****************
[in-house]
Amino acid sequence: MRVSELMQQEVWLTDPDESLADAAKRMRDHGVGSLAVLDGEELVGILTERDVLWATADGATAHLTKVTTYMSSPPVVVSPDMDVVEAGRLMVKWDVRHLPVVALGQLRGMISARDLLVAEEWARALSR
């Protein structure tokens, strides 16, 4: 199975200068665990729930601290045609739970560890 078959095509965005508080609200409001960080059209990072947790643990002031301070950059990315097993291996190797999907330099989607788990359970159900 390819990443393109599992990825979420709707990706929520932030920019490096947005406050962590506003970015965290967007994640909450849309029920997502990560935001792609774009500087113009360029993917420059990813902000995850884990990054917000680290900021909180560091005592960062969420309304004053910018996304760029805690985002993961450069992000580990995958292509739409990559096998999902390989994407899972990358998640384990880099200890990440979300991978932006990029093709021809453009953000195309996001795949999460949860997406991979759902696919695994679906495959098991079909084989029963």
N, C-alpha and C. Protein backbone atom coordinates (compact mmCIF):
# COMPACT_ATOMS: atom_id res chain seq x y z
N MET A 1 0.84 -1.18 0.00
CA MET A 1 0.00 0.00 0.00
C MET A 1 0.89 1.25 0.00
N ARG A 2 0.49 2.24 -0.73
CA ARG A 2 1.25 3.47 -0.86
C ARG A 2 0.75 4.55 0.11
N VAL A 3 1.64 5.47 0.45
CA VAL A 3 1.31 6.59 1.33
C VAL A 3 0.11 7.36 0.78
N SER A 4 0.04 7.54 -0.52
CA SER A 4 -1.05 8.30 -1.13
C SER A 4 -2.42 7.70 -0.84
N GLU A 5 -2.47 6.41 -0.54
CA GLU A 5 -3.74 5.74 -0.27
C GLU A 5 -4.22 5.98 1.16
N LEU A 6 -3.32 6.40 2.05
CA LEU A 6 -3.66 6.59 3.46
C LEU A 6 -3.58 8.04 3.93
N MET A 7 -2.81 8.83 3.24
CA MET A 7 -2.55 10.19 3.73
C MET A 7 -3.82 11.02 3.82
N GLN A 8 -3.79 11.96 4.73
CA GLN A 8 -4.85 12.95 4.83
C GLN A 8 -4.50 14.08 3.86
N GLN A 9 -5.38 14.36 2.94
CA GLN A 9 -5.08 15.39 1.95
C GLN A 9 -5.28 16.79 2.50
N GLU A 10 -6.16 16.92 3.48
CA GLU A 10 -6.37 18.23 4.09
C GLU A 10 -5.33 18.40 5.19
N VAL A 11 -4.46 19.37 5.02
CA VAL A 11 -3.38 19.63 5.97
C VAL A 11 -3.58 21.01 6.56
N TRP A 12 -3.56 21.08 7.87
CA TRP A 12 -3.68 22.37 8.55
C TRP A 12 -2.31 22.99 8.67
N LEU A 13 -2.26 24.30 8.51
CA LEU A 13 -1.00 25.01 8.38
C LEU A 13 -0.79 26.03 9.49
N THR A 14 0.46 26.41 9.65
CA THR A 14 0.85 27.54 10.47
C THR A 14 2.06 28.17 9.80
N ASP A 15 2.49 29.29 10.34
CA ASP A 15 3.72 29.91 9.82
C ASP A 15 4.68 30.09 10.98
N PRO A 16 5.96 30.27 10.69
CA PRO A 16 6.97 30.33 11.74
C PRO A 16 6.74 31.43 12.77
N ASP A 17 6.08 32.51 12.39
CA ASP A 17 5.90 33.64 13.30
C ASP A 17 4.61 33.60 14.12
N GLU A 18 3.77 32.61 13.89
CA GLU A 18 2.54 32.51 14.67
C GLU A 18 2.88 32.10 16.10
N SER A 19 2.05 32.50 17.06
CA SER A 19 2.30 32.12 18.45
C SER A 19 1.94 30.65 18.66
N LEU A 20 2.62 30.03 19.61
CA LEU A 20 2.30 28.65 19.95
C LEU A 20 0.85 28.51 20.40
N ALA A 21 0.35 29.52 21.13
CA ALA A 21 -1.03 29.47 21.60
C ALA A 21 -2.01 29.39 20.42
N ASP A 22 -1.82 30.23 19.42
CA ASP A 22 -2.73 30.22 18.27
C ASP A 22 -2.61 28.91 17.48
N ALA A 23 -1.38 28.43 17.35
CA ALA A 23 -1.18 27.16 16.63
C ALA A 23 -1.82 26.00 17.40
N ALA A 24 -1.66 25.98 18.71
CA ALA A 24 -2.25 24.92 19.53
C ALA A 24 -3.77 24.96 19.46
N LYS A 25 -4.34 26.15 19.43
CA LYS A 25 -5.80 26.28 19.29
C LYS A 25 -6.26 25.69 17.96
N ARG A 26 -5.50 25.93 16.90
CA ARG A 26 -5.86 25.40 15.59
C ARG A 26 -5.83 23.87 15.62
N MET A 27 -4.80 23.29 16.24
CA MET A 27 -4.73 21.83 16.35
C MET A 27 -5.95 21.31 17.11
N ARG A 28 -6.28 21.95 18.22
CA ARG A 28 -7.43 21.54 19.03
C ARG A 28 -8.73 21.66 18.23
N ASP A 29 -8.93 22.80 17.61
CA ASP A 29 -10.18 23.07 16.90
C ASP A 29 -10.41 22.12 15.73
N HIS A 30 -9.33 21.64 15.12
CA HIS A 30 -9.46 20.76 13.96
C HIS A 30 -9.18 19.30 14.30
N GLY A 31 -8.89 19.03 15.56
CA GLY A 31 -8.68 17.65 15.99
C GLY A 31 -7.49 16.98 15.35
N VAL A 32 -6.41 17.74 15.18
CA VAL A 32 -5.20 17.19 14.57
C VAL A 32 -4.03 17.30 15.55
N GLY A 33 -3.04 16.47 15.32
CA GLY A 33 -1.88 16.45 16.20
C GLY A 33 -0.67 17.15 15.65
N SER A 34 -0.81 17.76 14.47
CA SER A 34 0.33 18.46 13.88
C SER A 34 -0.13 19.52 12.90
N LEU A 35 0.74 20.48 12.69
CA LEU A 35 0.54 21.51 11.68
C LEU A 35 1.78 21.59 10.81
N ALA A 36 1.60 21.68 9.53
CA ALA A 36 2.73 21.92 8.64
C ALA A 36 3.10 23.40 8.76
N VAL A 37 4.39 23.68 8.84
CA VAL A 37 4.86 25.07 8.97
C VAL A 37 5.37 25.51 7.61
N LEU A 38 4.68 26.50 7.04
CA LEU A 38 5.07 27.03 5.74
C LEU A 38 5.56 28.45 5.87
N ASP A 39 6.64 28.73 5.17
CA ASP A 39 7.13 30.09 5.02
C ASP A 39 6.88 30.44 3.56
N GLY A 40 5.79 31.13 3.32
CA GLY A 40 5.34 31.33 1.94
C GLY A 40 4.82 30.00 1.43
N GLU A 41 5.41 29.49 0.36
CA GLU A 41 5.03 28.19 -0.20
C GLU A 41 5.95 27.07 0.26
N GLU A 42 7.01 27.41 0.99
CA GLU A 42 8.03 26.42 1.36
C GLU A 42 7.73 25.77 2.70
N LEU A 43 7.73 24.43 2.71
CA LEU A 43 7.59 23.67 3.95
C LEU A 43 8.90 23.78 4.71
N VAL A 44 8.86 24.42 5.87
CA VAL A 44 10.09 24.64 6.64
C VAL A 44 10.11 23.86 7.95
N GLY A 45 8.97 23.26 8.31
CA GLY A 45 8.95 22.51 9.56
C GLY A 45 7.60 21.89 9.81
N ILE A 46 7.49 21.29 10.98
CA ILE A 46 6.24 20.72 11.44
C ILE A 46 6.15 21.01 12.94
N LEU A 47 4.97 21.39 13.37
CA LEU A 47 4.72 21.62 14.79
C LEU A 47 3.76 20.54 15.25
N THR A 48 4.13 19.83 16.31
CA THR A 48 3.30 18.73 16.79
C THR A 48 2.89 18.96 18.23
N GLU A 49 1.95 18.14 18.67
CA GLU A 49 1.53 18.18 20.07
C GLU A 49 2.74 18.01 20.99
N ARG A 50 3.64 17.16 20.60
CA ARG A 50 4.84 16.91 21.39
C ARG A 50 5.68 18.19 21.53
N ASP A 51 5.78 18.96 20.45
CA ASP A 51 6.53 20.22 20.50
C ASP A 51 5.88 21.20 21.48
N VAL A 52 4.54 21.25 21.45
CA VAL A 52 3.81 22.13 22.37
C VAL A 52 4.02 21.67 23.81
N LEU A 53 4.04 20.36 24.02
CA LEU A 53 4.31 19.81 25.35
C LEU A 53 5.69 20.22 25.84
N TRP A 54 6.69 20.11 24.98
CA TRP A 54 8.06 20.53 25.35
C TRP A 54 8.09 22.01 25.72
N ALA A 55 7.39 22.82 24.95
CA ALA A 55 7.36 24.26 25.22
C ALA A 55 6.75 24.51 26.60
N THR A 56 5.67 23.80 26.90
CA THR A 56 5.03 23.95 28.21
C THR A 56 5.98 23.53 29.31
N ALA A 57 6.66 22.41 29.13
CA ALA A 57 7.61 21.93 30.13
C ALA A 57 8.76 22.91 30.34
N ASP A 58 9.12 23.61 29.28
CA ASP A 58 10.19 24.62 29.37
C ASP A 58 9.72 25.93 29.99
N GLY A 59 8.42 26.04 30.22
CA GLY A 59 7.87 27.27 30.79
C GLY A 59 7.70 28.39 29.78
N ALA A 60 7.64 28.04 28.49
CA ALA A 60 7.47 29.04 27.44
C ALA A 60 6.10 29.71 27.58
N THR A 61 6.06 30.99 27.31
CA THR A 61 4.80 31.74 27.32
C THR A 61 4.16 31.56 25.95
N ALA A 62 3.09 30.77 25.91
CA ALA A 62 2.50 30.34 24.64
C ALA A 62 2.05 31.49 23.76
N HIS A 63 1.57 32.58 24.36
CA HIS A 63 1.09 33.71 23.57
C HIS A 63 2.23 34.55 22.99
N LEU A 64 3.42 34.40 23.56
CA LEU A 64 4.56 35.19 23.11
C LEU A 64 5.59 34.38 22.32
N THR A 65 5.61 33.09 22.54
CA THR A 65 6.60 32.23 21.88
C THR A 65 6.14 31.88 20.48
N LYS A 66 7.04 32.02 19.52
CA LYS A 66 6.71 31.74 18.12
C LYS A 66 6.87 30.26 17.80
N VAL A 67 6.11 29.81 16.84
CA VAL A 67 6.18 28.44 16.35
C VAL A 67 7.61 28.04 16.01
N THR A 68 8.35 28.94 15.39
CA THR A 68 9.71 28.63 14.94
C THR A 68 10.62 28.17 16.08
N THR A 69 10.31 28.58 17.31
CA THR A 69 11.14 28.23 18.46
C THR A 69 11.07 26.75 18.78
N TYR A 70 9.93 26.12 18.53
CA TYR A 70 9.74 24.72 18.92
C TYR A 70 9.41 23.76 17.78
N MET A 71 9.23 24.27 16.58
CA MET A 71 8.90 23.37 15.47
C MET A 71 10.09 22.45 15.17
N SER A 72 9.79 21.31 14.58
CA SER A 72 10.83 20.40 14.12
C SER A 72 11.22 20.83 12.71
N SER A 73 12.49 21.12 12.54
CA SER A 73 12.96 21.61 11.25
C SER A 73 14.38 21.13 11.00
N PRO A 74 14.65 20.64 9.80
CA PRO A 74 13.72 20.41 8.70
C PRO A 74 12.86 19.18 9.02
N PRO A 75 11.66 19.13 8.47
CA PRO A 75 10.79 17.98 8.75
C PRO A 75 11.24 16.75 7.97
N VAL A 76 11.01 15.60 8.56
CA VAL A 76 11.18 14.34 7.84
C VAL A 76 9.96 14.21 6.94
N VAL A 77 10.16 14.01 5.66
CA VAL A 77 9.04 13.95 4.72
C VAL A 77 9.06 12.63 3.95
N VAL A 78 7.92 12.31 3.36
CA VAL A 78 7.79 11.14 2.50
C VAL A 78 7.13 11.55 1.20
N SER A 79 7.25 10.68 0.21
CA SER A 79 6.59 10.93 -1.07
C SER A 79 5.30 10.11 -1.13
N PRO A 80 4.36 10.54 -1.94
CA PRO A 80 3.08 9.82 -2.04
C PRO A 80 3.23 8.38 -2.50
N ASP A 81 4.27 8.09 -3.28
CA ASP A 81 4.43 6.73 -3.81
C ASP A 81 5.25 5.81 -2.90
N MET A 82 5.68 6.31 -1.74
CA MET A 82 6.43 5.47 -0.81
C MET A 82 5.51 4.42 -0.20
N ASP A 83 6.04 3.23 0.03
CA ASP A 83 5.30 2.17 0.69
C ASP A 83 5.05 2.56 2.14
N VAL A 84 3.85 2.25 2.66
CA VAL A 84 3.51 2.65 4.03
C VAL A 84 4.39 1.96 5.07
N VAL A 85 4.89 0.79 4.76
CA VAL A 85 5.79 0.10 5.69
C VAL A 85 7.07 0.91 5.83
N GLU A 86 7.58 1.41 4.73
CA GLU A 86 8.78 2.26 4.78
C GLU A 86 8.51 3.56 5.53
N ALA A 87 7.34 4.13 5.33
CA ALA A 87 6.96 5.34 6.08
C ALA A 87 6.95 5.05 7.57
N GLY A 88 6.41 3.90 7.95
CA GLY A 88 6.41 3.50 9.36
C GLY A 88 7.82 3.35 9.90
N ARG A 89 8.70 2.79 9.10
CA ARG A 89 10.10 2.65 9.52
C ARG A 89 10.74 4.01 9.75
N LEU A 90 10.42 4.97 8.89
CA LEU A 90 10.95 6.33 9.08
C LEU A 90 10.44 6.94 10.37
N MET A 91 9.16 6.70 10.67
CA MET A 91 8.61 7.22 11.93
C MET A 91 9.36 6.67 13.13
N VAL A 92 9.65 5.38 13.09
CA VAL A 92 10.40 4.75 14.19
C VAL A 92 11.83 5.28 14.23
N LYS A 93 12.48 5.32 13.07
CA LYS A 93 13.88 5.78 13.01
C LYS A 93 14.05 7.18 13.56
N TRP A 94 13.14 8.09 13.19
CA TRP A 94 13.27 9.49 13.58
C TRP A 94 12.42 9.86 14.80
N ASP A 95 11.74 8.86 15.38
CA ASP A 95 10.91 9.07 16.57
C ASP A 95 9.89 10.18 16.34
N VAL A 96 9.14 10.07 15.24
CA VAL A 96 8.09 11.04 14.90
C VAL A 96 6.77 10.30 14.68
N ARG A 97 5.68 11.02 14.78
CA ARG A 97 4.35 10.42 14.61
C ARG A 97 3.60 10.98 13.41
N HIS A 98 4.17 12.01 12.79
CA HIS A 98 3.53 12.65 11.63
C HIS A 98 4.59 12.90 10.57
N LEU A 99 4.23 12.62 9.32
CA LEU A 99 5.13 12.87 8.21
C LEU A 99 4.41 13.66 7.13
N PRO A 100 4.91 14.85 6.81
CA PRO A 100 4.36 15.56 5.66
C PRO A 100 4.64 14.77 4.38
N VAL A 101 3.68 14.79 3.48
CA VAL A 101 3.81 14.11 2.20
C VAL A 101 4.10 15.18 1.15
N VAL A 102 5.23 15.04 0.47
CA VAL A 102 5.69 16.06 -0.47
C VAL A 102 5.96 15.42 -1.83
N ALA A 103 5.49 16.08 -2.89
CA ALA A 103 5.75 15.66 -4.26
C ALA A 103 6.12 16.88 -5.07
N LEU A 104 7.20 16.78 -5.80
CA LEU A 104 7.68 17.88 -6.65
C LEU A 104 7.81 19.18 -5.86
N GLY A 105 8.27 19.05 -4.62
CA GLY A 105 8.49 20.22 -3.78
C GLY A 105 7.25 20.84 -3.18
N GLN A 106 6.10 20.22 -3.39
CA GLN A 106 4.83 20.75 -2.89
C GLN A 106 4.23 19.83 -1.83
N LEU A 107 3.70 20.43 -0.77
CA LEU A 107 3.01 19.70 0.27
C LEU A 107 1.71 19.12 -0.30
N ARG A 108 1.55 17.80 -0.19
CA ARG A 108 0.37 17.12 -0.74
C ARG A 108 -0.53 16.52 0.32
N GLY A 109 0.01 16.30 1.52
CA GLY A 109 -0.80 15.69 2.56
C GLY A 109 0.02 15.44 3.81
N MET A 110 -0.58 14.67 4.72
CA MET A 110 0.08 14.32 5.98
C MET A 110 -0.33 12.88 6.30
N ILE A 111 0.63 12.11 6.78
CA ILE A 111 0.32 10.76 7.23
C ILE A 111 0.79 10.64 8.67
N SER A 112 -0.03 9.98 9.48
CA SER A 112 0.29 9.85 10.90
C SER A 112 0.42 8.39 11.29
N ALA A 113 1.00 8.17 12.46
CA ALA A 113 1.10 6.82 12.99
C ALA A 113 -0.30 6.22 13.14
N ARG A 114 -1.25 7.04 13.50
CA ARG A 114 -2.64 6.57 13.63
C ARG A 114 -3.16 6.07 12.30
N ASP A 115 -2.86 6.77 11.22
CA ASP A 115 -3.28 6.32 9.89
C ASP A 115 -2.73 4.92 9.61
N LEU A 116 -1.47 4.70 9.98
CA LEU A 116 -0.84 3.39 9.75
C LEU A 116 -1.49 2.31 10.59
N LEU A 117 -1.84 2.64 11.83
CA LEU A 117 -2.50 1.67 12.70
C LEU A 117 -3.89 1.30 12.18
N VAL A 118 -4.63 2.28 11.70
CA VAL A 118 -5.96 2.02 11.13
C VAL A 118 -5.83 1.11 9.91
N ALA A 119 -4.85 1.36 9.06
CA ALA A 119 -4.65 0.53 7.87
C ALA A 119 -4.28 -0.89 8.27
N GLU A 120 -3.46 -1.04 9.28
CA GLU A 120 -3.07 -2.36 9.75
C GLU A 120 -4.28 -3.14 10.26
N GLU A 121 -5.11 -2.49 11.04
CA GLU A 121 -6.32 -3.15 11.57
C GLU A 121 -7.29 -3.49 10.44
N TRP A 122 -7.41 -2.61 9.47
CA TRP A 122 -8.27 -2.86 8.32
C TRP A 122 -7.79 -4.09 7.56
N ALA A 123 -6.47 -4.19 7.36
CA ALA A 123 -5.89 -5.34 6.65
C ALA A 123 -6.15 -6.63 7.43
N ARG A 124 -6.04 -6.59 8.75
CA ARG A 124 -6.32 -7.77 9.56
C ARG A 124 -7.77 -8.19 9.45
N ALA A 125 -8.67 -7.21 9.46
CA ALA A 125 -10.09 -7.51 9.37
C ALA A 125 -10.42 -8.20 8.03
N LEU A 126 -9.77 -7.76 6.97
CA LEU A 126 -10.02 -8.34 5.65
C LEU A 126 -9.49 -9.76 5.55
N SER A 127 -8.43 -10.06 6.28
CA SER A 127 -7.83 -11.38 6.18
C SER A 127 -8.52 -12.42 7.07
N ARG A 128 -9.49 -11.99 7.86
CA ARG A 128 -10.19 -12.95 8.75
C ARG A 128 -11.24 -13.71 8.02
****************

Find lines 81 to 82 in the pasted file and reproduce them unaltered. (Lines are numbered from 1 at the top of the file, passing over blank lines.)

N ARG A 26 -5.50 25.93 16.90
CA ARG A 26 -5.86 25.40 15.59